Food & DrinkFood Features

New Belmont BBQ Joint is a Smokey Success

Wood-smoked brisket, baked beans, collard greens and corn bread from Sweet Lew’s BBQ.

Lewis Donald asked me if I had my tennis shoes on, not a question I expected when I showed up to interview him.

I looked down at my loafers.

“Are these OK?” I asked, showing him my minimalist footwear. Donald approved, then immediately went back to work. I followed close behind, ducking, shifting and trying to stay out of the way as he weaved around the tight kitchen of Sweet Lew’s BBQ, his recently opened restaurant in the Belmont neighborhood.

Donald and Laura Furman Grice opened Sweet Lew’s doors in early December, turning an old service station into the unassuming barbecue joint it is now. The transition was easy, Donald said. In fact, the building’s owner had already decided there should be a restaurant on the lot and prepped for one by adding a parking lot, a grease trap and other necessary features to operate a small eatery.

“It was all laid out before he and I even met,” Donald said as he stirred a huge vat of stew. “So this was kind of a turnkey situation.”

He transferred the stew from the ginormous pot on the stove into two large Cambro pans. An equally large pot was brimming with collard greens, simmering on the stove next to the now-empty stew pot. The smells coming from the collard greens, smoking meat and the Brunswick stew were delectable.

Donald moved the pans, now full of the housemade stew, to the back and onto a table next to the Myron Mixon H2O smoker.

Sweet Lew’s has a “full disclosure” policy, Donald told me, and he enjoys bringing patrons back to the smoker and opening up the military-grade insulated fire doors to expose the giant, smoking slabs of shoulder.

“You’re not going to find a smoke shop like this in Charlotte, where you can just walk up, talk to me, see what meat’s going in,” he explained. “I bring people back here all day, every day. I love bringing people back here.”

It was then that I understood why he didn’t want to sit down down for a run-of-the-mill chat, instead choosing to keep me on his heels as he went about his business.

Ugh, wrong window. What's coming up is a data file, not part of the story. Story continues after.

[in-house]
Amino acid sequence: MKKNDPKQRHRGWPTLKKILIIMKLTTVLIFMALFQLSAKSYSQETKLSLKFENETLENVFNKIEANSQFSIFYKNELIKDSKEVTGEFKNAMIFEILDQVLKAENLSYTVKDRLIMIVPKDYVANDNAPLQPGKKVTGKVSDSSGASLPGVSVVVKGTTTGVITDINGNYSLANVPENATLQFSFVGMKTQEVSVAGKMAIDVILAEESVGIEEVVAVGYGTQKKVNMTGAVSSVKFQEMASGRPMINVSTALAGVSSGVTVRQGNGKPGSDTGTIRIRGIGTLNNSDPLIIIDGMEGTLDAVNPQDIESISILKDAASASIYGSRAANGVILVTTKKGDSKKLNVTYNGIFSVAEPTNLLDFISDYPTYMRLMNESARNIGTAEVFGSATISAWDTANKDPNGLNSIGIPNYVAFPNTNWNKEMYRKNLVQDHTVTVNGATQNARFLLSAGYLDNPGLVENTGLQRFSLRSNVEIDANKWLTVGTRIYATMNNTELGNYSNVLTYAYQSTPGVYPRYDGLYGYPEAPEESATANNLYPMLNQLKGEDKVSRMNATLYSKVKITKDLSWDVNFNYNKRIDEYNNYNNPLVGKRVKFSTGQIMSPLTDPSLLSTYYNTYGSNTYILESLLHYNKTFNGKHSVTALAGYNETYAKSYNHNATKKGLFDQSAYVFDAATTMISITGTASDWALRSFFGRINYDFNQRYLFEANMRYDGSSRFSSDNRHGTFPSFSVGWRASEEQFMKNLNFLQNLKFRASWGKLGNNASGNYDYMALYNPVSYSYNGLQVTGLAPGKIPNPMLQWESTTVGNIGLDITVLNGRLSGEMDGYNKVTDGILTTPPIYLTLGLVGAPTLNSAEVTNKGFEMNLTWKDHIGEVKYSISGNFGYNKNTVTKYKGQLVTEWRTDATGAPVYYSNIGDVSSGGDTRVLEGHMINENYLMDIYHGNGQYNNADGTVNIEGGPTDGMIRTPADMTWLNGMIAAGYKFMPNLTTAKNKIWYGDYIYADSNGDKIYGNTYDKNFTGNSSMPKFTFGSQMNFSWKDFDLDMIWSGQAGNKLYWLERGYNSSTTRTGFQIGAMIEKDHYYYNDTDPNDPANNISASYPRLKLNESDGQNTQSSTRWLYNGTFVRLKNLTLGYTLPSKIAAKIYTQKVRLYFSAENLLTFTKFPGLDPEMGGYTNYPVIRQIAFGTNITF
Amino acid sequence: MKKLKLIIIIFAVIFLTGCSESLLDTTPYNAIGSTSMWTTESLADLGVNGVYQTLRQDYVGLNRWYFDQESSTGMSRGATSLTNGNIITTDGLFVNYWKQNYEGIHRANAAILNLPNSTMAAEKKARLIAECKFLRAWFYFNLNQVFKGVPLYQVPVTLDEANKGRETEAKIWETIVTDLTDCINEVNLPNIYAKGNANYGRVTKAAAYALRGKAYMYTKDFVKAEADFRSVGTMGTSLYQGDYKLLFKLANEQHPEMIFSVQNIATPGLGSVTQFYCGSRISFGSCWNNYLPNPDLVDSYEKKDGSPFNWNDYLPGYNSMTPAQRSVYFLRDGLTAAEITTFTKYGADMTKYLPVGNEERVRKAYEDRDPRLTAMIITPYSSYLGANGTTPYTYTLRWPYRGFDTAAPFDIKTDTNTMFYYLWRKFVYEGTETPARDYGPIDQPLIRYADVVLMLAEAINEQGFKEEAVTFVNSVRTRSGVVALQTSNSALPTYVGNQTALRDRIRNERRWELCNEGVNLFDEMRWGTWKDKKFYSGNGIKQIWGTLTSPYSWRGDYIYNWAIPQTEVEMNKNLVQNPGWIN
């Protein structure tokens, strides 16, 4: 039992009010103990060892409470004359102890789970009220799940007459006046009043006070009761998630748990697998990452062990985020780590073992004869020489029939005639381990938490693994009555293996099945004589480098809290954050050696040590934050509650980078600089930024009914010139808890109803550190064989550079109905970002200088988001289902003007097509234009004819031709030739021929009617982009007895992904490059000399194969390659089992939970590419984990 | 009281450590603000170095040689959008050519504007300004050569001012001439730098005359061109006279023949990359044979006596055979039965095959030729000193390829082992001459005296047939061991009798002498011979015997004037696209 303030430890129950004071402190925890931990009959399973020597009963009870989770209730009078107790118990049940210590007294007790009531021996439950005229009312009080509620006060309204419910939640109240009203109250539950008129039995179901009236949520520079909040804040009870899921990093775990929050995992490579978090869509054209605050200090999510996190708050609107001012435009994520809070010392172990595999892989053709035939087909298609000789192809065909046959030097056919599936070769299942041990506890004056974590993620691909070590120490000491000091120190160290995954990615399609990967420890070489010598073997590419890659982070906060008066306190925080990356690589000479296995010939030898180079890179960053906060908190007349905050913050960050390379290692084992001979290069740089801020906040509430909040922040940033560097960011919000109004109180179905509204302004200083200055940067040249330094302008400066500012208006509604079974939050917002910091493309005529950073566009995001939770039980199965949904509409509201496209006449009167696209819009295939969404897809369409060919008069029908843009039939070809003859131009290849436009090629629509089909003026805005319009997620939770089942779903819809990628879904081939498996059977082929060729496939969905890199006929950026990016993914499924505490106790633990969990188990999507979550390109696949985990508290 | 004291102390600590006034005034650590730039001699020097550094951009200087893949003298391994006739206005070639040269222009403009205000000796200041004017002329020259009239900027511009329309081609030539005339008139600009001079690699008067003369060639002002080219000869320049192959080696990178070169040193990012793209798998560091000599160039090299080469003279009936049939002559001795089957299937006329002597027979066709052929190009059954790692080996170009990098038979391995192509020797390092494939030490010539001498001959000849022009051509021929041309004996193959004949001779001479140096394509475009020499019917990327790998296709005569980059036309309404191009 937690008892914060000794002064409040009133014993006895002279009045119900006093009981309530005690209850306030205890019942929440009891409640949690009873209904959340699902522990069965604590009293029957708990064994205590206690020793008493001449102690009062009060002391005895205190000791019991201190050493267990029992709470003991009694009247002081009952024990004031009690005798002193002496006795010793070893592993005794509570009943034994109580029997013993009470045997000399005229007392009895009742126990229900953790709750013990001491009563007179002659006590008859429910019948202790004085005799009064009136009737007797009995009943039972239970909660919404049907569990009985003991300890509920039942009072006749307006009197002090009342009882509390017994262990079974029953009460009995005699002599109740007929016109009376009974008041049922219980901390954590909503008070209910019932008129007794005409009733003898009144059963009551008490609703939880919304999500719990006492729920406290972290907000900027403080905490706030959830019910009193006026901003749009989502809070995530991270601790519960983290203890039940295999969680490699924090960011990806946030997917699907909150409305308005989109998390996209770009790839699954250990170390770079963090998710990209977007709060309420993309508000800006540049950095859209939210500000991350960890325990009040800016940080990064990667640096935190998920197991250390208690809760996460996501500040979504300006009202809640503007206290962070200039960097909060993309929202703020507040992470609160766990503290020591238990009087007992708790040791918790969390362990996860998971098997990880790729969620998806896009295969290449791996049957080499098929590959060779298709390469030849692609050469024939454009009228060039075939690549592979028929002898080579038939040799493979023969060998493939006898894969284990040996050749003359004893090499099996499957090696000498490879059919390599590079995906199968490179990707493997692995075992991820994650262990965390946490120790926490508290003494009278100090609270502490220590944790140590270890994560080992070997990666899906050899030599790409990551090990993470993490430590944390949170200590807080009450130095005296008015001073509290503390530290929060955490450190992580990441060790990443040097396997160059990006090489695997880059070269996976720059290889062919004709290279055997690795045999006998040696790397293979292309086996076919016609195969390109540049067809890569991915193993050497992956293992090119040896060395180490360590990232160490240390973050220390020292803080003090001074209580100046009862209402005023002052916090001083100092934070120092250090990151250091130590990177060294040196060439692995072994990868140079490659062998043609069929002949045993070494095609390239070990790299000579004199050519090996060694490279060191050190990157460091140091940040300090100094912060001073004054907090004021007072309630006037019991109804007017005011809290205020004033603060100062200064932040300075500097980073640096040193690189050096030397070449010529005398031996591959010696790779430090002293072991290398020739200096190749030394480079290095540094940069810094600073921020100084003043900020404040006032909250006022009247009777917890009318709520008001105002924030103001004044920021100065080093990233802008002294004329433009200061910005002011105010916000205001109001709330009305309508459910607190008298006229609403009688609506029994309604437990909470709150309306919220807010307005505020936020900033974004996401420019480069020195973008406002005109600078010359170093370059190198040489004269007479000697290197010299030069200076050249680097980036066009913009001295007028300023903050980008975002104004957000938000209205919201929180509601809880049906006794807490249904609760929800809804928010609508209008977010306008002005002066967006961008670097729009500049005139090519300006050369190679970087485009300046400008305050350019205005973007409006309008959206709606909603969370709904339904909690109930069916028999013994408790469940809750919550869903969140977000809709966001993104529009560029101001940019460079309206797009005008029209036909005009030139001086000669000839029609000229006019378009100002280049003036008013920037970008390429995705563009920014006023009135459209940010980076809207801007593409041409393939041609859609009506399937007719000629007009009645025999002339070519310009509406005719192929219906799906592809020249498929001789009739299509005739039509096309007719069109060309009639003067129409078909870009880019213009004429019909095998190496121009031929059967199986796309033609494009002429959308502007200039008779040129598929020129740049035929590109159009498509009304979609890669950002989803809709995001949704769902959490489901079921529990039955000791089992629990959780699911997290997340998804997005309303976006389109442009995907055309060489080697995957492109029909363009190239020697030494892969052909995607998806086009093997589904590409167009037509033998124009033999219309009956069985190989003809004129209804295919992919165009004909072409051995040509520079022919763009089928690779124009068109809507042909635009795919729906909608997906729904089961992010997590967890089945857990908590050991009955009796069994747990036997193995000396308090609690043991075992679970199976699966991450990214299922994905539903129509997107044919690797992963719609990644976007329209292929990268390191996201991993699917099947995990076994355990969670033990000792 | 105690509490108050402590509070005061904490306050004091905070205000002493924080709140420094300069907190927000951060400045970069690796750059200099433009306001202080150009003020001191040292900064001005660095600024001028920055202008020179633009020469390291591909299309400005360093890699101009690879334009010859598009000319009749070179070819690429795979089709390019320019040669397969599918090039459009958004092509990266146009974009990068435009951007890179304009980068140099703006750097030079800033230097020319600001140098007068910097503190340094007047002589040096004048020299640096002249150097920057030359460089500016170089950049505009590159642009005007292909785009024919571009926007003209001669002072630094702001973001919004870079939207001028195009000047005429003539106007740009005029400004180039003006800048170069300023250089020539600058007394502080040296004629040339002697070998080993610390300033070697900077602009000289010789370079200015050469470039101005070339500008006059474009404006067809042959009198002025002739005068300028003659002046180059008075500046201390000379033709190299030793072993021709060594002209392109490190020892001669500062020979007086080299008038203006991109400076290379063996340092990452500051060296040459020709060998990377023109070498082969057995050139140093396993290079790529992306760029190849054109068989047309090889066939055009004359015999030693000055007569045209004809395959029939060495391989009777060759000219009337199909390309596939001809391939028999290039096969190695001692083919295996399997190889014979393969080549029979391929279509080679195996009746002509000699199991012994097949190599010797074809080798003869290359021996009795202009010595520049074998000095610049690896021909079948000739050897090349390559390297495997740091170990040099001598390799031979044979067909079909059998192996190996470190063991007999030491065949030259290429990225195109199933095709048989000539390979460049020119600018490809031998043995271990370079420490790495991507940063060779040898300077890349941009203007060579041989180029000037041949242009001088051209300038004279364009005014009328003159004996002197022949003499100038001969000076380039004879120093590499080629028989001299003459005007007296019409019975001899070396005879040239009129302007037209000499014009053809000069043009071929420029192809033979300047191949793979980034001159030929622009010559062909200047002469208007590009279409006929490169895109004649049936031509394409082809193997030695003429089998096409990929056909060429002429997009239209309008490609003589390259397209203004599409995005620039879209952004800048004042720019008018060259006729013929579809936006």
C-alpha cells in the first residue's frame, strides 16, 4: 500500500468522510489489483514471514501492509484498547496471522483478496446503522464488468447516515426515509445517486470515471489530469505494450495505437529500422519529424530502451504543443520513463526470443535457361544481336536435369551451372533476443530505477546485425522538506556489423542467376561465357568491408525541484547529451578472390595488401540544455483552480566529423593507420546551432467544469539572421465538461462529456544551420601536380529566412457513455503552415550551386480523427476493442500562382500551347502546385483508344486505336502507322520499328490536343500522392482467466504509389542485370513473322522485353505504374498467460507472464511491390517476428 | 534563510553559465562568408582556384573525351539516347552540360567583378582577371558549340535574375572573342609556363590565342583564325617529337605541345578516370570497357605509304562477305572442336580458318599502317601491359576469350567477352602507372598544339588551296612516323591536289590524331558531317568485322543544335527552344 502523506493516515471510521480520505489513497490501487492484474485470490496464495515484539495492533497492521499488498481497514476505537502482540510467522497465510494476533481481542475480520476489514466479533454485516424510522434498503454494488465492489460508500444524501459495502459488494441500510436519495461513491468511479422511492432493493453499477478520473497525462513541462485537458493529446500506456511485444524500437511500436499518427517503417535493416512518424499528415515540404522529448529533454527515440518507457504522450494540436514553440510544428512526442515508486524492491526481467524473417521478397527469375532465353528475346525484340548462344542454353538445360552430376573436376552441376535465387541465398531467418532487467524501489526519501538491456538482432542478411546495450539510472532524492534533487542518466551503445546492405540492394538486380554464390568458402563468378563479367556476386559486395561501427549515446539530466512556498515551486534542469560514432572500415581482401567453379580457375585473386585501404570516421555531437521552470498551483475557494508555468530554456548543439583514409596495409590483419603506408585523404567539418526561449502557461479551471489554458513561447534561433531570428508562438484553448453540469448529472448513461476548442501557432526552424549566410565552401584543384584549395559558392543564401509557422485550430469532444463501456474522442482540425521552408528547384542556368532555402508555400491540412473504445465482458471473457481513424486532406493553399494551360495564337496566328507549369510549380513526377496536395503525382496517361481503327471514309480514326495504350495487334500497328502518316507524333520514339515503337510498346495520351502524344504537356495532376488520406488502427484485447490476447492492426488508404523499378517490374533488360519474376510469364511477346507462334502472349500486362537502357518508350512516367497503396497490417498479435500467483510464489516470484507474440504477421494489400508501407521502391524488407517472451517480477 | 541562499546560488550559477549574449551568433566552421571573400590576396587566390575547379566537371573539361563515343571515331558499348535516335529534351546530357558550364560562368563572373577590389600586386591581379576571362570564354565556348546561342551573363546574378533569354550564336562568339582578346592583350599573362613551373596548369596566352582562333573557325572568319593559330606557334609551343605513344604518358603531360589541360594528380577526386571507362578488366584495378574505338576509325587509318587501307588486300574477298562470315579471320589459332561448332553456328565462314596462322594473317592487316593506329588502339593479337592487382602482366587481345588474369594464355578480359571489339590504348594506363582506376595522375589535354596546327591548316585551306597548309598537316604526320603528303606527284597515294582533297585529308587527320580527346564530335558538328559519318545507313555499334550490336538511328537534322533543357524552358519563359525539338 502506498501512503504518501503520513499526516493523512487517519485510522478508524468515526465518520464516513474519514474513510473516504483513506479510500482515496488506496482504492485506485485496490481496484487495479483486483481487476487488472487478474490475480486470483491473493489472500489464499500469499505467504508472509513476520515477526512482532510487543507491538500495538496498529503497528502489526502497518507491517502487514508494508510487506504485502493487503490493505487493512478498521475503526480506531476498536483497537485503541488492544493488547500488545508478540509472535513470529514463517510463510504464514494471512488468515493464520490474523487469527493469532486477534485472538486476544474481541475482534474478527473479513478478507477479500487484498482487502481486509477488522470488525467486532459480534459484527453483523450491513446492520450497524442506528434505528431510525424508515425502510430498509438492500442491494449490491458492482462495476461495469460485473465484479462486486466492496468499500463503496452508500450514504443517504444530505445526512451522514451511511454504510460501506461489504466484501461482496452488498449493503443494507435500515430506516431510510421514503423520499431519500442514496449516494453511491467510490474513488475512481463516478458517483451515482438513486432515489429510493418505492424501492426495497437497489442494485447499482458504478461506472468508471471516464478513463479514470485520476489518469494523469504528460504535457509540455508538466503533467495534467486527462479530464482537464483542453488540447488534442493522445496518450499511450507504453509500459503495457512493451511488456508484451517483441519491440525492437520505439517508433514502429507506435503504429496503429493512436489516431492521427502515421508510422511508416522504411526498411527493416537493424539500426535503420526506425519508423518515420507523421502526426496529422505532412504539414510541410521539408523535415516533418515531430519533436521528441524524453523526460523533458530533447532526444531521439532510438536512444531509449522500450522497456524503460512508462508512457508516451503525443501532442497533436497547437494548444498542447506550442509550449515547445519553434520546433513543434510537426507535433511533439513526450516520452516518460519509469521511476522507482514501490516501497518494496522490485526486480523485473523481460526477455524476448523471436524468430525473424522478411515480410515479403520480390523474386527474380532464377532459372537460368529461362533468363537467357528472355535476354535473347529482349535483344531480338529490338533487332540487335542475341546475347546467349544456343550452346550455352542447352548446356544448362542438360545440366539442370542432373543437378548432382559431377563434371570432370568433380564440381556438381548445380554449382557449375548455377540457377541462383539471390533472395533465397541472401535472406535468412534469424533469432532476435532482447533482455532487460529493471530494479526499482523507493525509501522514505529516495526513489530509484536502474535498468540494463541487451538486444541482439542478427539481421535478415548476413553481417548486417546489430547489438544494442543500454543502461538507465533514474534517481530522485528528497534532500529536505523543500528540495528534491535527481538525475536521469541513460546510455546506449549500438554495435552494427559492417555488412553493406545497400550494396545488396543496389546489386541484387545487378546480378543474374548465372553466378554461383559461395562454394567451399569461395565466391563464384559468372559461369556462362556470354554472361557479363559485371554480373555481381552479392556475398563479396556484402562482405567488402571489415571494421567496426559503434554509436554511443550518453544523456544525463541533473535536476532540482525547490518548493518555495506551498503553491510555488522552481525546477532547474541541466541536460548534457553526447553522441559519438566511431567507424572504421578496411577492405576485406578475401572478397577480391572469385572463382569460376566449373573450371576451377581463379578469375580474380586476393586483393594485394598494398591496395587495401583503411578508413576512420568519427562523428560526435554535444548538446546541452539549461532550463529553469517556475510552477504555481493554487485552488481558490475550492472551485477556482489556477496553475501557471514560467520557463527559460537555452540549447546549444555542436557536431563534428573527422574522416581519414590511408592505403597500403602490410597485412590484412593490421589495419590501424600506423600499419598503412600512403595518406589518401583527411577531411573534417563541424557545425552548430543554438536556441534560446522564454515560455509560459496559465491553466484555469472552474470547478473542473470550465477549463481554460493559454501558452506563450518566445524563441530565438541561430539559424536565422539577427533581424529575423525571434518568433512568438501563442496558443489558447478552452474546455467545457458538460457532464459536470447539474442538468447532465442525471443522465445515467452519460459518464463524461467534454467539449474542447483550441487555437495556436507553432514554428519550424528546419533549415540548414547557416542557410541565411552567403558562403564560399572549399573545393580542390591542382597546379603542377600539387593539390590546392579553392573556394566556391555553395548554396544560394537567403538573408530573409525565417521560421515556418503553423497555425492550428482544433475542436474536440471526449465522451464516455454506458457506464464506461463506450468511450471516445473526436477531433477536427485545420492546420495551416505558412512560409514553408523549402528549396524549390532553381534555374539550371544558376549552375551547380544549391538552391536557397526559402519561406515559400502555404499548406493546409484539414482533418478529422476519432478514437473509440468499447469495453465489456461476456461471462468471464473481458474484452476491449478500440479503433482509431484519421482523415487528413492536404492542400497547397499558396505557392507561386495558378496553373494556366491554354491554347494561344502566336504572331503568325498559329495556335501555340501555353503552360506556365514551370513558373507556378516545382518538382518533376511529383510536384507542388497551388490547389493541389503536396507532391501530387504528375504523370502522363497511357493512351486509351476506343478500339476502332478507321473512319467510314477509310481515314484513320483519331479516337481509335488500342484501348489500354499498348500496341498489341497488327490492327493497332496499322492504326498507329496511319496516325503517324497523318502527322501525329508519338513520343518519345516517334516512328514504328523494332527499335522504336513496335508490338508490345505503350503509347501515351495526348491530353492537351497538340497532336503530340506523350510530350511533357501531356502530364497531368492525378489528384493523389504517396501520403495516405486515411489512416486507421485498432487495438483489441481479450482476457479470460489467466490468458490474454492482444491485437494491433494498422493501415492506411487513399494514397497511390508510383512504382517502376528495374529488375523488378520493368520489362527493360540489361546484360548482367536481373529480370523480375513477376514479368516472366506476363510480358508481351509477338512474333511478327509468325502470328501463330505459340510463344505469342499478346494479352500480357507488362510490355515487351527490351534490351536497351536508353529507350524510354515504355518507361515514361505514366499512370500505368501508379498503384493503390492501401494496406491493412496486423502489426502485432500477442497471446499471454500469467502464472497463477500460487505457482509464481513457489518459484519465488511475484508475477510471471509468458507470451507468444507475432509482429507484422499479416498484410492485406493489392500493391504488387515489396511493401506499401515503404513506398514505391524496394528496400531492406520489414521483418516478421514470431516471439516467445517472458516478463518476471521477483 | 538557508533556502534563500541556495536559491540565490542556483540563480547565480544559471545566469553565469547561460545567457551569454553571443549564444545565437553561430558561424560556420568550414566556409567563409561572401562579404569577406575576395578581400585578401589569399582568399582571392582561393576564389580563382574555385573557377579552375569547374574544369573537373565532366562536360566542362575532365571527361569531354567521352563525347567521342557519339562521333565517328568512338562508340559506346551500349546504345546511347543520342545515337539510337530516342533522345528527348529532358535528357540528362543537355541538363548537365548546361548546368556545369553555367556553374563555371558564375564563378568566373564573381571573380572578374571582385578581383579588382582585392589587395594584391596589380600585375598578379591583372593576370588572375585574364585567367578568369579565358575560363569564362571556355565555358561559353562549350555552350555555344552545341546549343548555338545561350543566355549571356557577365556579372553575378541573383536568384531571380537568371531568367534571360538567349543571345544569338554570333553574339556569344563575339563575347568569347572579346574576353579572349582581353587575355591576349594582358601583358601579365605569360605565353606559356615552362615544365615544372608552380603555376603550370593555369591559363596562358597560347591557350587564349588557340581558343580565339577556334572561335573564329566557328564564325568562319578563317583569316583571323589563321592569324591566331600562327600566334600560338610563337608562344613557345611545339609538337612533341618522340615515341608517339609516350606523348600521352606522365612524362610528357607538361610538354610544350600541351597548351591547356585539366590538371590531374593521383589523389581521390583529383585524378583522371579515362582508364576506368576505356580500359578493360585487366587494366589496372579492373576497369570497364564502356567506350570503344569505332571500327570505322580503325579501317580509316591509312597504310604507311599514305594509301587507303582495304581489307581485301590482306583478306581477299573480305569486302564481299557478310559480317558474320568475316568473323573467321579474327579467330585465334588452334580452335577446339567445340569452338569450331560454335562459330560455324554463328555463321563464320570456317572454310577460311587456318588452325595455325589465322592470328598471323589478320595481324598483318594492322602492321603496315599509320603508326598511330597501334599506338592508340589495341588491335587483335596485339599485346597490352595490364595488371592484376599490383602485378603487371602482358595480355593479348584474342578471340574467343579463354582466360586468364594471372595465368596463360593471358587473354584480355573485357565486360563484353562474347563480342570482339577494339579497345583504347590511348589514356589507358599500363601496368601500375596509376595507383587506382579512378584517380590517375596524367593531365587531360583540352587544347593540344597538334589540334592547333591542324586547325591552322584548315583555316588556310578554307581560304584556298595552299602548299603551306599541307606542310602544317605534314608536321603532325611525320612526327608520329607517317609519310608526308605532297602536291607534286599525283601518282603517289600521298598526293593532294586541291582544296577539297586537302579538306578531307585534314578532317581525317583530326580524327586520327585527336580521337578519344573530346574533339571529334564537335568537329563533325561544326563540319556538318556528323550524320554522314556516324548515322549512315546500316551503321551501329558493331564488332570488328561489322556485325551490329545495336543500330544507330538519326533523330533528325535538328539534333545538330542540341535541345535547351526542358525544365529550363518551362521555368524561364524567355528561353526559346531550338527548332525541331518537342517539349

A few customers came in, so it was time to tend to the front counter, where puddings, macaroni and cheese, collard greens and a heat cabinet holding the day’s brisket, pork and chicken were waiting to be piled onto buns, trays and to-go boxes.

Donald chops pork for a few orders.

Donald smoothly chopped up some pork for a sandwich while he compared his meat recipes.

“The ribs are dry rub, kind of Memphis [style],” he said between chopping pork for sandwich orders and carving chicken for another customer. “The pork’s more Carolina — just salt and pepper.”

The brisket is a Texas thing, he said, while the chicken is brined, Alabama-style.

As he finished up customers’ orders, Donald cleaned the carving board for the next round of hungry patrons and put the extra chopped pork back in a pan to go in the hot holding cabinet under the counter.

“In a perfect world, one day, 20 years from now, we’re going to be in the same kind of arena of like Price’s Chicken Coop,” he said, referencing a South End staple, “where we’re one of those things you have to do when you come to the city.”

Building that sort of reputation will take time, but for now, Donald said he’s happy to be serving those in and around the Belmont neighborhood. He’s proud of his Belmont home, and has already stated he has no intention of opening a second location.